Every day starts the same at 0500hrs...
A faint tune begins to play on the phone next to my bed - it's soft enough not to inject adrenaline directly into my heart but loud enough that my brain registers that another morning has arrived.
Bathed in the soft blue light of the screen, I clumsily reach over and swipe right to silence the alarm. Then I lie back and wait.
At 0505hrs I'm signaled yet again - this time by the less than serene beeping on my watch. It never beeps more than once as, by now I've regained control of my senses and my finger hovers over the bump of the button, poised and ready to turn it off. My brain begins to churn through some list of what I want to accomplish that day.
While my brain does it's thing, I pull back the covers to greet the coolness in the room and sit up swinging my feet over the edge of the bed - take a deep breath and stretch my arms up and out feeling the muscles in my biceps, chest and back strain. There is the faint and amusing sound of the crackling of bones and joints moving back to where they are supposed to be.
After a moment I put my bare feet on the chilly hardwood floor and stand for a moment before bending over to pick up a pile of clothes that were pre-positioned the night before and stumble into the washroom like I just got home from the pub. It amazes me how I have to learn to walk every single morning.
It's quiet - it always is. There is no sound except for the thoughts running through my head and I try to keep them at a whisper so as not to disturb the solitude. As I finish up my bathroom ritual (which, for your benefit, I won't describe), put on my workout clothes, and brush the stench of night out of my mouth while staring at my ugly mug in the mirror - I begin to feel good about getting up at this hour and silently congratulate myself. Most of my part of the world is still asleep and will be for a few more hours. Somehow I feel like I'm getting a head start.
After completing my bathroom ritual, I go downstairs and make a cup of coffee. I sip it as I work on Commando Boxing for the next hour - usually writing or some creative type task. At 0630 I stop whatever I'm doing and head out to the home made boxing gym in my garage. This time of year it's close to freezing or below in there so I quickly switch on the little space heater, grab the skipping rope and get moving. It doesn't take long to warm up and by the time I do, I'm in workout mode.
I beast myself for an hour and at 0740 I head back into the house to wash off the sweat and put on my uniform to get ready for work. At 0805 I make my Commando Boxing anytime breakfast and eat it while reading through the headlines to see what the media is spinning from the night before. At 0830 I walk out of the house and head to work - satisfied knowing that no matter what else happens that day - I've already spent three hours advancing my goals before having to expend effort on the priorities of others.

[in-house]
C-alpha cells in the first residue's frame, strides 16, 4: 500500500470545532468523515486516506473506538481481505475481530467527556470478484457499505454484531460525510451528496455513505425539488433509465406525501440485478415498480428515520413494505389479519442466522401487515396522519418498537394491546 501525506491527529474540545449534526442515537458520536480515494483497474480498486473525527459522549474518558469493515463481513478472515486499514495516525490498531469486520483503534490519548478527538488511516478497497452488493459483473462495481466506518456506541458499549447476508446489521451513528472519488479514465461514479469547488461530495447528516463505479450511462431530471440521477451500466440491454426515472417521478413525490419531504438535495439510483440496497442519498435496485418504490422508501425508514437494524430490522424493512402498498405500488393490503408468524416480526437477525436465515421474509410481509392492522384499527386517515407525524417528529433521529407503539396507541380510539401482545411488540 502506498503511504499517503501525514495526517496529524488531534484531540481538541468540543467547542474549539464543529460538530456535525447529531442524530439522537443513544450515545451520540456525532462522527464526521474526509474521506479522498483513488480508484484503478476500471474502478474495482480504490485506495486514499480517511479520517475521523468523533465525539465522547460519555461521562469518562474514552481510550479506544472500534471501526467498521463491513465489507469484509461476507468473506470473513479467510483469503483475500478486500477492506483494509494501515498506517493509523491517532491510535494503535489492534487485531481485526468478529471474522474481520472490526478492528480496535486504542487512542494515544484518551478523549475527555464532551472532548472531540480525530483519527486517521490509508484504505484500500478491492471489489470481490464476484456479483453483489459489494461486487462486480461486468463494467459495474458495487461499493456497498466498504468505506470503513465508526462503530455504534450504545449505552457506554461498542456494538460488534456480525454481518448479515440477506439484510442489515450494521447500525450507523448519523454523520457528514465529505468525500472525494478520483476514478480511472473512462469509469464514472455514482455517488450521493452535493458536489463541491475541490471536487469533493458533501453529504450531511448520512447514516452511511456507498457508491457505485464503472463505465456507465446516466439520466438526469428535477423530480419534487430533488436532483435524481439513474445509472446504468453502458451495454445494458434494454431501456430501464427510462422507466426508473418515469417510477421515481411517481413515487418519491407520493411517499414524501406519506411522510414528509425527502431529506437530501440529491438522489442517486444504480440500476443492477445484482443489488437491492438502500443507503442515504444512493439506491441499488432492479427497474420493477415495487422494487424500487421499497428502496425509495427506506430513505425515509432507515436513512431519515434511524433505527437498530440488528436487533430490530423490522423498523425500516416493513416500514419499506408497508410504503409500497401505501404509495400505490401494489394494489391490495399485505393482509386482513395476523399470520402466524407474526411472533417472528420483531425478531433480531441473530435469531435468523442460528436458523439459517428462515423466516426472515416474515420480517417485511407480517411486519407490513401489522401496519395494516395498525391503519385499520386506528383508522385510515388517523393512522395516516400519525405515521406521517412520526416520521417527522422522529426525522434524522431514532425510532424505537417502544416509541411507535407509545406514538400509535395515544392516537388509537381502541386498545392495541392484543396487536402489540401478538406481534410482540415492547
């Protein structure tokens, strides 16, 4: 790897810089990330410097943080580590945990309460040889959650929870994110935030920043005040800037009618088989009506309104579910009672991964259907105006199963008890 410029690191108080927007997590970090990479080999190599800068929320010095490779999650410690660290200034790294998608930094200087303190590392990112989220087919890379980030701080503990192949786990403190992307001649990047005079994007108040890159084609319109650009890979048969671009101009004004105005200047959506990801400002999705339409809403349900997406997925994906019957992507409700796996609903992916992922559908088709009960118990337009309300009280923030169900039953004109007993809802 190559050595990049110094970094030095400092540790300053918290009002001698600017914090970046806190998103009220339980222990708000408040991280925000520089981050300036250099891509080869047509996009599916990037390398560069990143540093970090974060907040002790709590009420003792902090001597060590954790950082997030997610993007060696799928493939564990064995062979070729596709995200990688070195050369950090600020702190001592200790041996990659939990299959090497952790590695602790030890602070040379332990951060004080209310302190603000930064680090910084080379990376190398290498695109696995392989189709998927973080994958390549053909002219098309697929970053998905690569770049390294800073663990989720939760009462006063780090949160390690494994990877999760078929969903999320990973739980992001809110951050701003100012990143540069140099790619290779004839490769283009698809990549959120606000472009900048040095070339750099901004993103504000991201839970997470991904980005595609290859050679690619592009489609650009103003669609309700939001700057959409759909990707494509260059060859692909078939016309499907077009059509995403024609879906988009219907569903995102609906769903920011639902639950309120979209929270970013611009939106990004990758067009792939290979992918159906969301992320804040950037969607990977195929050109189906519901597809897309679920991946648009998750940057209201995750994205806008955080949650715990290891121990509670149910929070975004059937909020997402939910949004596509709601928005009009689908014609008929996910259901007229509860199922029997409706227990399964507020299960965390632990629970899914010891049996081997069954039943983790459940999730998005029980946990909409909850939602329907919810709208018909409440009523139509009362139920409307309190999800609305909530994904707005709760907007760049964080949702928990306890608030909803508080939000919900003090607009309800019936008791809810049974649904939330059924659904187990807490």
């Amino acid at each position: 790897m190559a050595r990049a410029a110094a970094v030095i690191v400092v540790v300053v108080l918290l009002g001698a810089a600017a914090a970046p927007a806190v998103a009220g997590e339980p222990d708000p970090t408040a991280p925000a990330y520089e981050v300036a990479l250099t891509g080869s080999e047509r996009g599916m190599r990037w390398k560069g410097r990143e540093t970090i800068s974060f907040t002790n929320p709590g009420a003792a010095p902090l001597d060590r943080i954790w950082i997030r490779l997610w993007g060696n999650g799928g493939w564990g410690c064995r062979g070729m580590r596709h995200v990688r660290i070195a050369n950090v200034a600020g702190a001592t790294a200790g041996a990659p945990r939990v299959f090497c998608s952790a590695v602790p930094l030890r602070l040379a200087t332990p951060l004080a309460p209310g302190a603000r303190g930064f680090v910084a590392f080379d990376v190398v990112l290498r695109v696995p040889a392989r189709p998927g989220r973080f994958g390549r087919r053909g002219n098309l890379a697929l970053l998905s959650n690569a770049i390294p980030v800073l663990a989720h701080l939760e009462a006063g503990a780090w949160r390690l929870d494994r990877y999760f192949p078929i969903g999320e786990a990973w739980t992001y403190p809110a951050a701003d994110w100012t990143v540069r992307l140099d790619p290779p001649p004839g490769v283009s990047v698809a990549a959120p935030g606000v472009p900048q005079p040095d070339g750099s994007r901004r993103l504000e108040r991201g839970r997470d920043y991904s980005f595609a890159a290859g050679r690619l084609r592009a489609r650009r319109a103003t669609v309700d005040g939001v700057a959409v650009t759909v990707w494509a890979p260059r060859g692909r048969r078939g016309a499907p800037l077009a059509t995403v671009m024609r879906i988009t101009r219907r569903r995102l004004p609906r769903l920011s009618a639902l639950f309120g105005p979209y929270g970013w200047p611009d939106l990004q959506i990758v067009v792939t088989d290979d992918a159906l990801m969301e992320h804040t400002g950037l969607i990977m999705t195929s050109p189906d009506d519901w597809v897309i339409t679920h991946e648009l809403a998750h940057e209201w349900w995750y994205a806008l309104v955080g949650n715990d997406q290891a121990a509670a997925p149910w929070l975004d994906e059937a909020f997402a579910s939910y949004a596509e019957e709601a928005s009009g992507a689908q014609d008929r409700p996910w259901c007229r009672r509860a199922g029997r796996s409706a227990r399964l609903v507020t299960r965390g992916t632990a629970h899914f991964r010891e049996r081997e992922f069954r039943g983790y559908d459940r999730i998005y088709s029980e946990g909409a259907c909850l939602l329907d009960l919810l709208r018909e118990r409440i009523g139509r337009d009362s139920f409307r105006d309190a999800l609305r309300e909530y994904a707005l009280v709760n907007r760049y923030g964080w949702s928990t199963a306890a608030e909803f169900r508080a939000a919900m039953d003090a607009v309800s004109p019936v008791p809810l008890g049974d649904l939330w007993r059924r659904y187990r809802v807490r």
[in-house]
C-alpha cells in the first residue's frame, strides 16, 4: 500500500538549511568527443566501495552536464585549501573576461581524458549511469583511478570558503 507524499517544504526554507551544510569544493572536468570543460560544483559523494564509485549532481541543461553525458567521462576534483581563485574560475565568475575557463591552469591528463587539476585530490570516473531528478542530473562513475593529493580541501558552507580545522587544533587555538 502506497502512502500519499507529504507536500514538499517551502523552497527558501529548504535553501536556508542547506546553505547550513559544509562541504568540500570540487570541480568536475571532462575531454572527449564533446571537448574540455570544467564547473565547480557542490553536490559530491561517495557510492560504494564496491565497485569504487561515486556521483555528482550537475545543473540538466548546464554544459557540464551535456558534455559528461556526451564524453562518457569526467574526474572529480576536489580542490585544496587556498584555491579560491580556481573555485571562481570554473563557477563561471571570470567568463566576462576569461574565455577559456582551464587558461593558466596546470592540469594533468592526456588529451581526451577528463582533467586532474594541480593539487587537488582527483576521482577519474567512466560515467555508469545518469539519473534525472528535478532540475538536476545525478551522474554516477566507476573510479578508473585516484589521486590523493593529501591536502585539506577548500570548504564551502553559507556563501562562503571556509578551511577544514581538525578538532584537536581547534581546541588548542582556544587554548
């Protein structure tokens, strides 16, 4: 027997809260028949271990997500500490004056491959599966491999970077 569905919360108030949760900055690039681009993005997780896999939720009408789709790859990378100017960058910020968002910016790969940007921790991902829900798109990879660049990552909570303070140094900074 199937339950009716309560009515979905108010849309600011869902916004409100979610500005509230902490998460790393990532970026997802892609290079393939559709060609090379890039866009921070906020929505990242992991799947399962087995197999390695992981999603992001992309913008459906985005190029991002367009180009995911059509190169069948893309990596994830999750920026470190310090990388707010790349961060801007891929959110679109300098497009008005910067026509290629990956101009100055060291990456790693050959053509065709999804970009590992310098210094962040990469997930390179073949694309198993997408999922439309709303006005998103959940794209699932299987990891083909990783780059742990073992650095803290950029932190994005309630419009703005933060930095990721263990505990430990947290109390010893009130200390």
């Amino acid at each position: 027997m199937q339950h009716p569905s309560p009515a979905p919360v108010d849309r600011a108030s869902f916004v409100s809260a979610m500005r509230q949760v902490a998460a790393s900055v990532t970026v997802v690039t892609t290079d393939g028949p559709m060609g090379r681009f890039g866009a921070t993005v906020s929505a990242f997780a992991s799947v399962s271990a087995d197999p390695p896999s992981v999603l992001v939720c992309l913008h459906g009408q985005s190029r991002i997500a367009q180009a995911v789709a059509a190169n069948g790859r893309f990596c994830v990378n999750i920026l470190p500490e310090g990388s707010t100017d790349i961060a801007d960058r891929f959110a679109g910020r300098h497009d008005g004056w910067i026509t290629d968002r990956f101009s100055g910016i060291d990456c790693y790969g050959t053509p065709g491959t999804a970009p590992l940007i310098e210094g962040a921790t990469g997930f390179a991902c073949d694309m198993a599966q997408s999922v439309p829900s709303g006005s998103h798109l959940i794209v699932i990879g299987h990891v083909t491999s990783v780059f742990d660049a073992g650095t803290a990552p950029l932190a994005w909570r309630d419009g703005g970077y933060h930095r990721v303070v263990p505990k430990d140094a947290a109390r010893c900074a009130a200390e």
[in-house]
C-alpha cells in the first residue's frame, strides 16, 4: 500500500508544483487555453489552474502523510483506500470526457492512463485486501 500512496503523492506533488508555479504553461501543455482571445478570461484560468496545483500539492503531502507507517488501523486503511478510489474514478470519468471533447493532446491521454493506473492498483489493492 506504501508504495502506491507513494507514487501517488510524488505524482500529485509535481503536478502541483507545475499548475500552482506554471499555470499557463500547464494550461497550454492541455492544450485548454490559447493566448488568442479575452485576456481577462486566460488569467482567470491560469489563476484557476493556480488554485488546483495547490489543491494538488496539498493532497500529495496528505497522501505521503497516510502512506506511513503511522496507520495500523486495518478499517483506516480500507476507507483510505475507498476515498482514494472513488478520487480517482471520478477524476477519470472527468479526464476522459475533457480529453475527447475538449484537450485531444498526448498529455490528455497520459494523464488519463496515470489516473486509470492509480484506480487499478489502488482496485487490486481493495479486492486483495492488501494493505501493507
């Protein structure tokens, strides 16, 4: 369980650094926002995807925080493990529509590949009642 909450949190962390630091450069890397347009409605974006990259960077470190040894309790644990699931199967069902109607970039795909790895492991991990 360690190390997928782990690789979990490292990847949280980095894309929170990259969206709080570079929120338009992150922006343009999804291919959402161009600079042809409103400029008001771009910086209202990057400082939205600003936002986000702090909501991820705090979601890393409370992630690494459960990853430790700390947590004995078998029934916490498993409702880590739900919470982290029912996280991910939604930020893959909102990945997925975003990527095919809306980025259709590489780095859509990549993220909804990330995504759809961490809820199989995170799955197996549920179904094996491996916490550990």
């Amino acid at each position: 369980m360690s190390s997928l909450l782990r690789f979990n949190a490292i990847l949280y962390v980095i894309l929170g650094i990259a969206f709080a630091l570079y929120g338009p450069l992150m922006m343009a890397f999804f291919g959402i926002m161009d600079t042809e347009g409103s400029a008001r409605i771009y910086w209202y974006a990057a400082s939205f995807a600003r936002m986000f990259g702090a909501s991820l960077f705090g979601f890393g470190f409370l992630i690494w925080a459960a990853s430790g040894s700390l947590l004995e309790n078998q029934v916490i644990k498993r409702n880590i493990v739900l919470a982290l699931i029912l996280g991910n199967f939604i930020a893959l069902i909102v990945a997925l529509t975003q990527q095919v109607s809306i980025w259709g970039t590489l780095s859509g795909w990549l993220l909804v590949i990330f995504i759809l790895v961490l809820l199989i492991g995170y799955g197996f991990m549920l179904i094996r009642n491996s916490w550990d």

That's at least two solid hours every day - 14 hours a week - 54 hours a month - just because I get up at 0500hrs instead of sleeping a couple extra hours.
0500-0800 every morning is my time. A time with no obligations, no stress, and no expectations other than those I put on myself. Everything I do in those three hours is about me and my goals - and it feels satisfying and good.
My morning ritual is the same every day of the week. The only exception is Sunday when I turn off the alarms completely just to see what happens. In all but rare cases - it doesn't matter and I get up at the same time anyways.
Benefits of an Early Morning Routine
- It's first. Think about it - when should you be at your peak? Immediately after a restful night of sleep or when you're tired from a long day of work dealing with all the stress of life. Your day should start with what's important to you - then you can work on other people's issues.
- It's early. And that means it's quiet. Unless you intentionally fill your morning with stimulation like radio, tv, and internet then it's just you and the void. What other time of the day do you get an environment that is totally devoid of noise without locking yourself away in a sound-proof room? The quiet is quite simply - awesome.
- It sets the right tone. When you get up and are productive (in whatever way you define productive) it puts you on the right foot for the rest of the day. The small things don't bother you as much. You experience more contentment and ease into the day rather than stumbling and rushing in late. It's much more pleasant.